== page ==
July 23, 2013
Curved OLED TVs Coming to America
Peter Suciu for redOrbit.com - Your Universe Online
At this year's CES - formerly the Consumer Electronics Show - the South Korean consumer electronics makers Samsung and LG threw the TV industry a bit of a curve. LG announced a 55-inch Curved OLED TV, model 55EA9800, which began shipping this past April in South Korea.
LG announced it will begin selling its 55-inch model in the United States through Best Buy and will begin taking pre-orders for two weeks, the Wall Street Journal reported on Tuesday.
The set is reportedly available at select Best Buy Magnolia stores, including those in Los Angeles, New York, Miami, Houston, Dallas, San Francisco, Chicago, Seattle and San Antonio. In addition to the "gently curved" 3D screen, the set features LG's WGRB OLED technology and THX certification.
"Our Curved OLED TV is not only the proof of LG's unmatched leadership in next-generation displays but also a testament to LG's commitment to bringing to market the most exciting TV technology available today," Havis Kwon, president and CEO of LG's Home Entertainment Company, said in a statement when the 55-inch set first shipped in South Korea.
In addition to the LG model, Samsung will also introduce the KN55S9, a 55-inch OLED TV that also features a slightly curved screen. It will be available at select dealers in the United States as early as this week, Cnet reported on Tuesday.
Specialty retailer Value Electronics already has a webpage up for the set and noted, "Our 1st KN55S9 OLED TV is scheduled to arrive the week of July 22." The retailer also promised to have a review and evaluation posted on Monday, July 29th. The set will retail for $14,999 and Value Electronics is offering a VIP package that includes calibration by noted TV calibrators Kevin Miller or D-Nice. According to Cnet, the high-end dealer based in Scarsdale, NY may be the first US dealer to sell the new set.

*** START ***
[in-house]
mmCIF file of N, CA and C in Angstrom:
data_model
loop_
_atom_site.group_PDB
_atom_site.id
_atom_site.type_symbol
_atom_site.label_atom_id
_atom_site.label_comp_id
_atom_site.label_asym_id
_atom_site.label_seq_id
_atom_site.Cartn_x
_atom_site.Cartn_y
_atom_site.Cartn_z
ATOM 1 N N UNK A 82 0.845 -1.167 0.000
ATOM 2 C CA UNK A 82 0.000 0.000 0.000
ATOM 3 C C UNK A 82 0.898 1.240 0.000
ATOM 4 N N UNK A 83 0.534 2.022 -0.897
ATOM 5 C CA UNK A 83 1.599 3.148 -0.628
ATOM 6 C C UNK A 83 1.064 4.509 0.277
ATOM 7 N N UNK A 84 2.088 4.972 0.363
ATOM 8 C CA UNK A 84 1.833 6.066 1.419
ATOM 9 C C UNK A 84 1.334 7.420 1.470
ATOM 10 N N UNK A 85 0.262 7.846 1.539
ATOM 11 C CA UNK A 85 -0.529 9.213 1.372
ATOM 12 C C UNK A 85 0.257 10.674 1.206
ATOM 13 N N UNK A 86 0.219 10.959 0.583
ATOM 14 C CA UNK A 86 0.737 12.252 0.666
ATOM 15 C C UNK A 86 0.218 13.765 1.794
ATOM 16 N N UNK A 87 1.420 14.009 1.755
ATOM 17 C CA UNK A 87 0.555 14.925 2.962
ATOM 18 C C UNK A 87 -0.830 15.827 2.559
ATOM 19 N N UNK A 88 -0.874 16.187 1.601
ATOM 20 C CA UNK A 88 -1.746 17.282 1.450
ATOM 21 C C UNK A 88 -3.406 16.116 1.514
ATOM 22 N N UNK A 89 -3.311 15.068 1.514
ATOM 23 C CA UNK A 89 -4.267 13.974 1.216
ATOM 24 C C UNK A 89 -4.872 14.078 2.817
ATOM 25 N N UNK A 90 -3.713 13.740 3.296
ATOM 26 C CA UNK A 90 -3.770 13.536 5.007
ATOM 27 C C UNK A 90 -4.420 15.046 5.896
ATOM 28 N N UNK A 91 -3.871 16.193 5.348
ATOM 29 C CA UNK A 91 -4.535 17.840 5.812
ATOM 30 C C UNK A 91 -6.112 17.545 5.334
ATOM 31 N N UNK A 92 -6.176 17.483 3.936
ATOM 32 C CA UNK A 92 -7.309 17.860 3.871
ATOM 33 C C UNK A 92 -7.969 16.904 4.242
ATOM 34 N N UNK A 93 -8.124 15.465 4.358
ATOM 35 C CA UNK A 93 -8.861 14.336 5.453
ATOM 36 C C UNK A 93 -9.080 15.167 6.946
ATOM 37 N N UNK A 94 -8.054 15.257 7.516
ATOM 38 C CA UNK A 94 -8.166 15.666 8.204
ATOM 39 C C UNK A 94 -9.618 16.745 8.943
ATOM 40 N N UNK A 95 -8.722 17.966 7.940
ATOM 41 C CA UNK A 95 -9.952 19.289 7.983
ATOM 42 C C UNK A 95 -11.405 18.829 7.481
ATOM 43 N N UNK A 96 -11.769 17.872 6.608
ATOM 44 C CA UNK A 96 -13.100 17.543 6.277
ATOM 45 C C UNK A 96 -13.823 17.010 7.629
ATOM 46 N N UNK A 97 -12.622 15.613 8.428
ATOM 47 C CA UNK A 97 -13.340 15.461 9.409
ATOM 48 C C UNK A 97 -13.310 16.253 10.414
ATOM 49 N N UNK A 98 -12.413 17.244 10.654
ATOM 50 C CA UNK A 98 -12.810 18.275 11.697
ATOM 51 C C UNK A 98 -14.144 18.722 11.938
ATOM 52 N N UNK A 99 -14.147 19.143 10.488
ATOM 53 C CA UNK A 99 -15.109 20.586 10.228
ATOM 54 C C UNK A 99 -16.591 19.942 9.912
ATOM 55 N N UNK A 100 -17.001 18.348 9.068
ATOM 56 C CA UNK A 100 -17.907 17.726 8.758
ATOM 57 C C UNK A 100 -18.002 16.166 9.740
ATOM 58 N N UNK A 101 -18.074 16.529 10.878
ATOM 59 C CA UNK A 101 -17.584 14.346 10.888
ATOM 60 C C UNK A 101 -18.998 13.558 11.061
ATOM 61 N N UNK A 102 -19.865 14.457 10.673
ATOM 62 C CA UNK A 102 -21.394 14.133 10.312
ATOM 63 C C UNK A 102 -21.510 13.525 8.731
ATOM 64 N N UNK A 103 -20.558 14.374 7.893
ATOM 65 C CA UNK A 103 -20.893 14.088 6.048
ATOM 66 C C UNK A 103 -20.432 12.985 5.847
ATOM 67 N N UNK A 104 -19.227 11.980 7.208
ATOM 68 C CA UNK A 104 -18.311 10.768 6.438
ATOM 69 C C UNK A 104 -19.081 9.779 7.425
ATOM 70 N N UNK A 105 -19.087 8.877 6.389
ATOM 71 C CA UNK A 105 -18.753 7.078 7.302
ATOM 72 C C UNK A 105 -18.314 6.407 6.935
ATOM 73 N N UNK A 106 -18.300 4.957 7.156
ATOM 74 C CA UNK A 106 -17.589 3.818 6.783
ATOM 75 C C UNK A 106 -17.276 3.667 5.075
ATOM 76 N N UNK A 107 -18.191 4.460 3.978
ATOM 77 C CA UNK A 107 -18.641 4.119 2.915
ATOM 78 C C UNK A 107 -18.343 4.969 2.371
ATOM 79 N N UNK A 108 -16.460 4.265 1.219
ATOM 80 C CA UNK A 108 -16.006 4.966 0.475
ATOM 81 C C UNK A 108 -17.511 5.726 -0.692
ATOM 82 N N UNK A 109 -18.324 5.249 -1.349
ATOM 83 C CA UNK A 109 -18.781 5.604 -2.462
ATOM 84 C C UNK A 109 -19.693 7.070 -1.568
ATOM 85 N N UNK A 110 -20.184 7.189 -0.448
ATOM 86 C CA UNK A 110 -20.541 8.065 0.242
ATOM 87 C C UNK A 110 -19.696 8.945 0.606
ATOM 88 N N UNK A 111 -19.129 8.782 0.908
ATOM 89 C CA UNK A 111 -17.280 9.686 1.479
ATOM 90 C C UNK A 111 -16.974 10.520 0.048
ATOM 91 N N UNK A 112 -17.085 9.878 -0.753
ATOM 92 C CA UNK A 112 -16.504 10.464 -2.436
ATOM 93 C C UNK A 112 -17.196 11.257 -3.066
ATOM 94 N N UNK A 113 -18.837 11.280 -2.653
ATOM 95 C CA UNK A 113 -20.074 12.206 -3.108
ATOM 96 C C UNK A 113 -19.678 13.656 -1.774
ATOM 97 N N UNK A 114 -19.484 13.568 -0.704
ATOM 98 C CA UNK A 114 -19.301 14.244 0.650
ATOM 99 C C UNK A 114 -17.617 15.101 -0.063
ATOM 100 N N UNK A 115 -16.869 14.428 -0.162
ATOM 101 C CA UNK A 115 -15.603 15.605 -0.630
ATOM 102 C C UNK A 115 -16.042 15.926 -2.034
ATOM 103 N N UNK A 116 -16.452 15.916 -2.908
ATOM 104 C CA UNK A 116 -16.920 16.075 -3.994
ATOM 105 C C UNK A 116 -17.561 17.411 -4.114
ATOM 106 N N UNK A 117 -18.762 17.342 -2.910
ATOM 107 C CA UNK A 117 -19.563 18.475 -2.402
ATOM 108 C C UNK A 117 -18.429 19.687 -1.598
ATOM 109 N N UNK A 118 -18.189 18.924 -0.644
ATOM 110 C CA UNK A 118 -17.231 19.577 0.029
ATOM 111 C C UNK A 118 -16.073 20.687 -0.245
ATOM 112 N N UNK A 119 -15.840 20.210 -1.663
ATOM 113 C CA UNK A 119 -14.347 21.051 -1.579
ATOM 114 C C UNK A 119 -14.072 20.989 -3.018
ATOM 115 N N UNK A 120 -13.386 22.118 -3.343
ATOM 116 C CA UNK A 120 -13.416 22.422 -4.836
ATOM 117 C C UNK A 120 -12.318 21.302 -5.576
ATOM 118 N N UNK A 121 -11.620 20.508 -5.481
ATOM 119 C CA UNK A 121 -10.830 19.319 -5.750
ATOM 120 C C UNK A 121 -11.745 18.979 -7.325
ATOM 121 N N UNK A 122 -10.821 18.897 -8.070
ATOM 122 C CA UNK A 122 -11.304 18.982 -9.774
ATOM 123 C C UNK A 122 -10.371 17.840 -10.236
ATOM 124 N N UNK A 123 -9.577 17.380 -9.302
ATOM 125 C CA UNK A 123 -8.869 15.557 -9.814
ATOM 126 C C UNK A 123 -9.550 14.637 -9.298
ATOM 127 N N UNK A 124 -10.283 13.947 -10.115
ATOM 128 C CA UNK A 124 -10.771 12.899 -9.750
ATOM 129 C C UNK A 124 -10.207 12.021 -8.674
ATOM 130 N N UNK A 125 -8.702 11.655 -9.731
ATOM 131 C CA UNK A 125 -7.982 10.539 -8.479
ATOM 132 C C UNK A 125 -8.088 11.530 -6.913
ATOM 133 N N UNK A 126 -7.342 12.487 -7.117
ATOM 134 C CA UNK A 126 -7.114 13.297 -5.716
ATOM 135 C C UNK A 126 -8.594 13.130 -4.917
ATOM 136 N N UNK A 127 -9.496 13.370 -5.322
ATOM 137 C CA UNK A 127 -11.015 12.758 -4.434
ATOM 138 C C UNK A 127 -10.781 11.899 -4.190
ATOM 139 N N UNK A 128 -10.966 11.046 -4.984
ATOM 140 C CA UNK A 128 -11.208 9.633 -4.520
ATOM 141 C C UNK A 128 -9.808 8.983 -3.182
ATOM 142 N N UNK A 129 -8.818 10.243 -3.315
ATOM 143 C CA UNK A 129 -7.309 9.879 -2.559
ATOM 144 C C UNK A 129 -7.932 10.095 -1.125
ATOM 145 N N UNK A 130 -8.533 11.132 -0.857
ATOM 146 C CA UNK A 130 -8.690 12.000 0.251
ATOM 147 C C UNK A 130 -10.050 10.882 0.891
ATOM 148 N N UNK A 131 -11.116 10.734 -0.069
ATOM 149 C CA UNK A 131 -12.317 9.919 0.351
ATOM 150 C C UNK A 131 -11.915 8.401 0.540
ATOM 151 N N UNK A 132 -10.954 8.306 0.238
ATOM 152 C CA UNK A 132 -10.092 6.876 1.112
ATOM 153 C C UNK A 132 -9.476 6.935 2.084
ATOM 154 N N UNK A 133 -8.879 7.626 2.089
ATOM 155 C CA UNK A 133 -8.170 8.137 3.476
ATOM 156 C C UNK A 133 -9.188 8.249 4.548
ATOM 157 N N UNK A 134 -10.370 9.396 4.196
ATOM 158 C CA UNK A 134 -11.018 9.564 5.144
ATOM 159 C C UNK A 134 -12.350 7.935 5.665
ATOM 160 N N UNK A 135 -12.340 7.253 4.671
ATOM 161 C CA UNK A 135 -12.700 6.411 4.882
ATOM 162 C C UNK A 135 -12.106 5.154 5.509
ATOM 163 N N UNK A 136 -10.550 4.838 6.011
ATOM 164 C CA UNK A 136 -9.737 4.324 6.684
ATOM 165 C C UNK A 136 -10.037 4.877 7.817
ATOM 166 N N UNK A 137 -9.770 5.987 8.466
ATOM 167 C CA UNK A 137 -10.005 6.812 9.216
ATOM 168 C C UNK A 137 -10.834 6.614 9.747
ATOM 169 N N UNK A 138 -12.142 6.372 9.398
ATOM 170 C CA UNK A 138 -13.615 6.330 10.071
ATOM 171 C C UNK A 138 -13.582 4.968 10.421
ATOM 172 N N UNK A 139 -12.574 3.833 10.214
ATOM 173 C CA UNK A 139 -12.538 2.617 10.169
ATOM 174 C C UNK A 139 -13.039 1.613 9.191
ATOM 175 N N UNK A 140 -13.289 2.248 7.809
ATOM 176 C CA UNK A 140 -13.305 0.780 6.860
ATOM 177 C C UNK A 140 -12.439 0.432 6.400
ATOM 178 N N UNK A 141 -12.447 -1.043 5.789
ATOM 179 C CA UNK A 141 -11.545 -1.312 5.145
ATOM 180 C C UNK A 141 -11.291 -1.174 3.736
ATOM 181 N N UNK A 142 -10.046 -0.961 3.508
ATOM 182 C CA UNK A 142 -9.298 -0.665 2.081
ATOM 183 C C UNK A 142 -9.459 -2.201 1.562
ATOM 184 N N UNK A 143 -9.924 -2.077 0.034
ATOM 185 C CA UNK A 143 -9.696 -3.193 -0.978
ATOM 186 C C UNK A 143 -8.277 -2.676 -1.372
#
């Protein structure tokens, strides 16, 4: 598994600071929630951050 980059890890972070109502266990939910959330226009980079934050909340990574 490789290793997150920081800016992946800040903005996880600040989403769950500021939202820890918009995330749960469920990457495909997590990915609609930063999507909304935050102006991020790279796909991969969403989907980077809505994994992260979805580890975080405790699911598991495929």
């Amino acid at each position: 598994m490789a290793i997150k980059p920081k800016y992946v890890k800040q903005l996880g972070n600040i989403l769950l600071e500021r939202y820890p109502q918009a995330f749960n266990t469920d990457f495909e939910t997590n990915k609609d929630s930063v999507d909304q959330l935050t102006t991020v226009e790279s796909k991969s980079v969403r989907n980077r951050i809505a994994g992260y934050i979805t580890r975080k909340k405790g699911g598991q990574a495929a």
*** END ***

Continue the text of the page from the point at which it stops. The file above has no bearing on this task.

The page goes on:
This showdown between the South Korean TV giants is not entirely unexpected. Both companies have been long supporters of the OLED technology.
TV makers have been promising OLED, which stands for Organic Light-Emitting Diode, as a Holy Grail for TV technology. It can produce deep and distinct blacks and whites, reproduce vibrant colors and has little motion blur. Moreover the sets promise to be even thinner and brighter than competing LED and plasma technologies.
At 55-inches -- measured diagonally -- the set weighs just 37.5 pounds, a fraction of what other sets of that screen size would weigh.
The issue has been in the cost. There remains some difficulty in producing OLED in large sizes. As such, the prices remain quite high. While other HDTV technologies have steadily fallen in price, it could take a while for history to repeat itself with OLED.
"It will take a long time," for the prices to come down, Han Sang-beom, chief executive of LG Display, told a group of reporters Monday, as reported by the Wall Street Journal.
"The world is all about design," he added. "OLEDs allow TV screens to be made as thin as a spoon. TVs can come with curves. Think about how many different applications that could follow."